- Unsurprisingly, younger adults and men had greater familiarity and favourable attitudes to generative AI across all three national surveys. Older people and women were less familiar and showed a less favourable attitude (women in the UK particularly so, with a -7% favourability rating).
- After acknowledging the wide range of risks after deliberation and debate in focus groups, the public’s view of the risks remained not well-established and rarely front-of-mind. Overall, US and German public were largely positive (+10 and +18% respectively), with UK public neutral (+0).
- Political association and favourability also correlated. In Germany and the US, there appears to be more correlation between support for traditional ‘mainstream’ parties and greater favourability toward AI – 2020 Biden voters have a far more favourable view of generative AI than 2020 Trump voters (+24% to +1% respectively).
- Beneath this basic consensus lay important nuances and differences, though robust support for regulation by the public. Those who were more familiar with and favourable towards generative AI in general (particularly younger adults and men) also tended to favour less significant regulatory restrictions. German citizens were less likely than their British and American counterparts to favour heavy restrictions.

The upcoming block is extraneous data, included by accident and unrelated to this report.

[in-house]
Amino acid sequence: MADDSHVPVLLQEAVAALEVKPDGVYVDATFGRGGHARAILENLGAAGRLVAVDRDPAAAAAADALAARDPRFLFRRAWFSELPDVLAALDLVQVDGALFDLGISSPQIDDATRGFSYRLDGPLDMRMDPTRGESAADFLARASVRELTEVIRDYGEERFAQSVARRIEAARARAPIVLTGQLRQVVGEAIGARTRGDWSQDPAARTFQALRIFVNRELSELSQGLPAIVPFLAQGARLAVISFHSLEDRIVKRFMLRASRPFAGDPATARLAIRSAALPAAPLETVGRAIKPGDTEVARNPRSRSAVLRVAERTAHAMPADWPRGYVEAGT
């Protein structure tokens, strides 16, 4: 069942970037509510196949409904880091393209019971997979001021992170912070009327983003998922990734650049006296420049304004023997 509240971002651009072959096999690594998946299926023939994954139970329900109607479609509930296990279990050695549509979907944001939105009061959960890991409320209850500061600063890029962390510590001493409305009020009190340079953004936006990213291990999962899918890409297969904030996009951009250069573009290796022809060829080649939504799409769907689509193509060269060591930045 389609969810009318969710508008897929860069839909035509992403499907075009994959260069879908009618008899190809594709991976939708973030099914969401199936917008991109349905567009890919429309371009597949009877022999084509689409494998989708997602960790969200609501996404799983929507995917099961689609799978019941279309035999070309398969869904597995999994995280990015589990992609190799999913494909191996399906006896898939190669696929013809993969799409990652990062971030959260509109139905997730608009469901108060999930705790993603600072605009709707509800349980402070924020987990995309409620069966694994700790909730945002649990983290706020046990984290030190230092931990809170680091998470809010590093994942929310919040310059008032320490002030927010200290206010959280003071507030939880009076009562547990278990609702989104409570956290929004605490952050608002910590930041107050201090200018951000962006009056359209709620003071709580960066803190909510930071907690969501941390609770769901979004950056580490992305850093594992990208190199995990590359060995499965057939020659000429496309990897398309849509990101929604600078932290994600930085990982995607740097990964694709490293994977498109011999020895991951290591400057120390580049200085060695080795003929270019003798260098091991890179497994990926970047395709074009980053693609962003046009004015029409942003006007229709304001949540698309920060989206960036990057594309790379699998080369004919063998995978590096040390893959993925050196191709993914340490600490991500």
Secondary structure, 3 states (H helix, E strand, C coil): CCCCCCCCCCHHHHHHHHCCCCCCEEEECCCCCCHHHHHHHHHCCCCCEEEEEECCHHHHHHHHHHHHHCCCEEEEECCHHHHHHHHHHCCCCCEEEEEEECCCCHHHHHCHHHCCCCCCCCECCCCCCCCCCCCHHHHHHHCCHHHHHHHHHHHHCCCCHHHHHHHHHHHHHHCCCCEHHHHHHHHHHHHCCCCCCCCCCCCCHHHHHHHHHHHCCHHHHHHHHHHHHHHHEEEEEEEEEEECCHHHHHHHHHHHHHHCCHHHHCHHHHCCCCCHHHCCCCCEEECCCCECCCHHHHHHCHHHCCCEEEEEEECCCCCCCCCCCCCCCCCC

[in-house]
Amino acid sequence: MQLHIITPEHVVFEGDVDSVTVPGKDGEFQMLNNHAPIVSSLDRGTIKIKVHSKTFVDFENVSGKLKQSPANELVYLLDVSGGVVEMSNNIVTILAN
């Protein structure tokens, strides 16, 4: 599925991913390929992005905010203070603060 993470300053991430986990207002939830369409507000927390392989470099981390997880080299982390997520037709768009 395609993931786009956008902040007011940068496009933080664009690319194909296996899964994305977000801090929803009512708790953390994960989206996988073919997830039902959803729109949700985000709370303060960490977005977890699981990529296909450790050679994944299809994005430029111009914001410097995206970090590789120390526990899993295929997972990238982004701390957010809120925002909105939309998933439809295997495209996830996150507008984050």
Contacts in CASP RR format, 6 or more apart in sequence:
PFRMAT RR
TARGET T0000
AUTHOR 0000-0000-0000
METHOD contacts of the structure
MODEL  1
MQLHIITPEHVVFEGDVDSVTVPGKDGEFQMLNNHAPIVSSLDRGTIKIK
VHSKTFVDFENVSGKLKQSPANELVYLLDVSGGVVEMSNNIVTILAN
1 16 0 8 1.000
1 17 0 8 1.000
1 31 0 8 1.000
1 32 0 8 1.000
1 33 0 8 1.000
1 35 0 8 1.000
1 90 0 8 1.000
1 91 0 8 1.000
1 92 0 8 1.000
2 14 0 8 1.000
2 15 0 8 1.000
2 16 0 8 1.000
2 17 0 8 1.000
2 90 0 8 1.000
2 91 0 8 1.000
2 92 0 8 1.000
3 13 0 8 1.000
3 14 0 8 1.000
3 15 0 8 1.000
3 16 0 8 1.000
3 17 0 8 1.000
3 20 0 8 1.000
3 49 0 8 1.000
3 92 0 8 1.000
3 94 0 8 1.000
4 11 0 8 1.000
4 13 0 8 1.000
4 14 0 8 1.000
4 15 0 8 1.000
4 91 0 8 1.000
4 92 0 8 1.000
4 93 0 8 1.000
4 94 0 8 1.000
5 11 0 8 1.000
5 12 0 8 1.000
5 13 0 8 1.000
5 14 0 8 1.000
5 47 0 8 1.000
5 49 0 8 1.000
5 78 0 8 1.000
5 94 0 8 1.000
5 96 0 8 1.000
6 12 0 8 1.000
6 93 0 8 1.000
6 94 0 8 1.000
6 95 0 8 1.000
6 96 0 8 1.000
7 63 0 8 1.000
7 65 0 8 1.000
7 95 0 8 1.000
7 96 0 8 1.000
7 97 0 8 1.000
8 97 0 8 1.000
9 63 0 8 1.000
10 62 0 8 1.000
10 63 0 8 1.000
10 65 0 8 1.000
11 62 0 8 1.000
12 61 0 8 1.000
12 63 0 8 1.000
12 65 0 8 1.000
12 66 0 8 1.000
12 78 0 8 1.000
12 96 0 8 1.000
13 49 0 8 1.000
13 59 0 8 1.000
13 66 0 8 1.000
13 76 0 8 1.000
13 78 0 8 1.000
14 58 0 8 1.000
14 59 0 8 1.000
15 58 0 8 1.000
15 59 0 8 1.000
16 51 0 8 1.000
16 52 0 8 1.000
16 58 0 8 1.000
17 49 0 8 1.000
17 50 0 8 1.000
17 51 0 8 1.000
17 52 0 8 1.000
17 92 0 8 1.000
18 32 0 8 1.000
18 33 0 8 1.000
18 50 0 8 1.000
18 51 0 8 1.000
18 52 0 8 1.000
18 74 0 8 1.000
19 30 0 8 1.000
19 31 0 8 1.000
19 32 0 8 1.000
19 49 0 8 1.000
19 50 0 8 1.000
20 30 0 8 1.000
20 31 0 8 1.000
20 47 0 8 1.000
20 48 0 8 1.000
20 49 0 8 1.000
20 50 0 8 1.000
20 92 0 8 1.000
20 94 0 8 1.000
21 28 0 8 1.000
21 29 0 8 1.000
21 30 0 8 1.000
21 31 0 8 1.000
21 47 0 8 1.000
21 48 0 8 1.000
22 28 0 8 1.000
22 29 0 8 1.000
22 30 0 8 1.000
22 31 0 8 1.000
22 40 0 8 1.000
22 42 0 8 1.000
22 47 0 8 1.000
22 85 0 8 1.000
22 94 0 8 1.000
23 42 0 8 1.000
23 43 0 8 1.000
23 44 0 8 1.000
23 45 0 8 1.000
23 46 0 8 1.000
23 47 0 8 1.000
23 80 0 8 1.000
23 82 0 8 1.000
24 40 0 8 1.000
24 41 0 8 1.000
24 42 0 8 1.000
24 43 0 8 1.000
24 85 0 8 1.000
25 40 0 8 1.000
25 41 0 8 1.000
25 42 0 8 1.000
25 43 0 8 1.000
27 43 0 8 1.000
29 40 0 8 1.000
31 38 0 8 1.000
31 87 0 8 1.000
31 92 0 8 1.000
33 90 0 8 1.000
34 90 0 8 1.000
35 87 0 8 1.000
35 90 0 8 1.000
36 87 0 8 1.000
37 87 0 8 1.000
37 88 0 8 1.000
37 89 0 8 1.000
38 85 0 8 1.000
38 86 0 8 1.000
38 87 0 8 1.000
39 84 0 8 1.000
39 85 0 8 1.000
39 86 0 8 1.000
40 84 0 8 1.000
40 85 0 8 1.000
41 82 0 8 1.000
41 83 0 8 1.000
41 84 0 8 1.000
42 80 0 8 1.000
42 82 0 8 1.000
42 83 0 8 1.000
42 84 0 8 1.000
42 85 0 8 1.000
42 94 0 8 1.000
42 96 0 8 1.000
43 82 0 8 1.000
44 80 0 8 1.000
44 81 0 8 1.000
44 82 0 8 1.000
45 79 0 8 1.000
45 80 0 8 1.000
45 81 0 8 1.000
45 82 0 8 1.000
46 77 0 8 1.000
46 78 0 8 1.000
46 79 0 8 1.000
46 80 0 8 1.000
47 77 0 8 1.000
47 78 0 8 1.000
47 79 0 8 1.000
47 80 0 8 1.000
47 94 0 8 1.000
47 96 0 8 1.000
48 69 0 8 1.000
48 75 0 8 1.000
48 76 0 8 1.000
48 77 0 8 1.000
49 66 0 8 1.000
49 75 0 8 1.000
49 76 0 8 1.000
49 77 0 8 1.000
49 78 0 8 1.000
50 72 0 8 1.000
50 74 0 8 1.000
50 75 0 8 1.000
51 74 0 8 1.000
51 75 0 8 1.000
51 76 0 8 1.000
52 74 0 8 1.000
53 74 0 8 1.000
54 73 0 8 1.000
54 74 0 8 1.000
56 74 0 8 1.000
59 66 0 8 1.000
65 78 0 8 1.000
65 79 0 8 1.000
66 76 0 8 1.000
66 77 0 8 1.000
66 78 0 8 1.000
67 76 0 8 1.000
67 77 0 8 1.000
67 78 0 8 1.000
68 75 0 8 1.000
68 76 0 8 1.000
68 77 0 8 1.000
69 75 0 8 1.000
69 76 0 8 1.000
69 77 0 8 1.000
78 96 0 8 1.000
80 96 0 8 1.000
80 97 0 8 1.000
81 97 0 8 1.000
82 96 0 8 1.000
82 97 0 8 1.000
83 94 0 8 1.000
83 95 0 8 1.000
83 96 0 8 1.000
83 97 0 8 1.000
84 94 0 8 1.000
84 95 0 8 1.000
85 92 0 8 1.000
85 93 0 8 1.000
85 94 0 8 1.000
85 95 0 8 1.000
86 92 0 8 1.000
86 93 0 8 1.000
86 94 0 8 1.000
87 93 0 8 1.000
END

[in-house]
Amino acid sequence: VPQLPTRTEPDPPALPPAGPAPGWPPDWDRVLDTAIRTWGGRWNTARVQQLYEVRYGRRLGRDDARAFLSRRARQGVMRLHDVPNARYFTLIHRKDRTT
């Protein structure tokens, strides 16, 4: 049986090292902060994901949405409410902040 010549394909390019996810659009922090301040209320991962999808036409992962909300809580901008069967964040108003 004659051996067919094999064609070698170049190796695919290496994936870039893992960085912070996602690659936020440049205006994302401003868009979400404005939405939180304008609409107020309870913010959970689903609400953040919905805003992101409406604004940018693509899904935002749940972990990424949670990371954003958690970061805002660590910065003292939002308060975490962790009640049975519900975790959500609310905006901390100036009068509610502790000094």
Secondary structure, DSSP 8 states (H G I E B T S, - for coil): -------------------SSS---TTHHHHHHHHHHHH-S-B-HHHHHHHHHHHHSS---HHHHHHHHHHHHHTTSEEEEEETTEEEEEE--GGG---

- There was also some variation in attitudes between use cases. For example, whereas 29% of US adults were in favour of banning entirely the use of generative AI to run social media accounts, only 10% supported a ban for use in fraud detection and prevention.
- For businesses, there is an onus to demonstrate the relevance of generative AI use cases to salient policy challenges faced by governments. This is clear in the research in respect to healthcare and financial services applications, two already highly regulated sectors where existing frameworks may suffice to tackle near term risks.
Several events are planned to socialize the findings of the report, including a private roundtable launch event in London in the lead up to the UK’s AI Safety Summit, and a launch of the report in partnership with the U.S. Chamber of Commerce in Washington DC. The findings will also be covered in an online event this November 3rd, immediately following the London summit.
About Global Counsel’s Technology, Media and Telecoms Practice
Global Counsel’s Technology, Media and Telecoms (TMT) team provides clients across multiple markets with policy analysis, political insight, and strategic advice on a range of cross-cutting issues such as digital competition, data protection, digital infrastructure and online safety, as well as on emerging technologies like generative AI and virtual worlds. They provide expert advice to clients to navigate the complex regulatory and political landscape, anticipate market trends and develop successful commercial and policy strategies. Each year the team publishes original research unpacking the regulatory issues and trends which will impact global technology policy and wider implications for the political economy.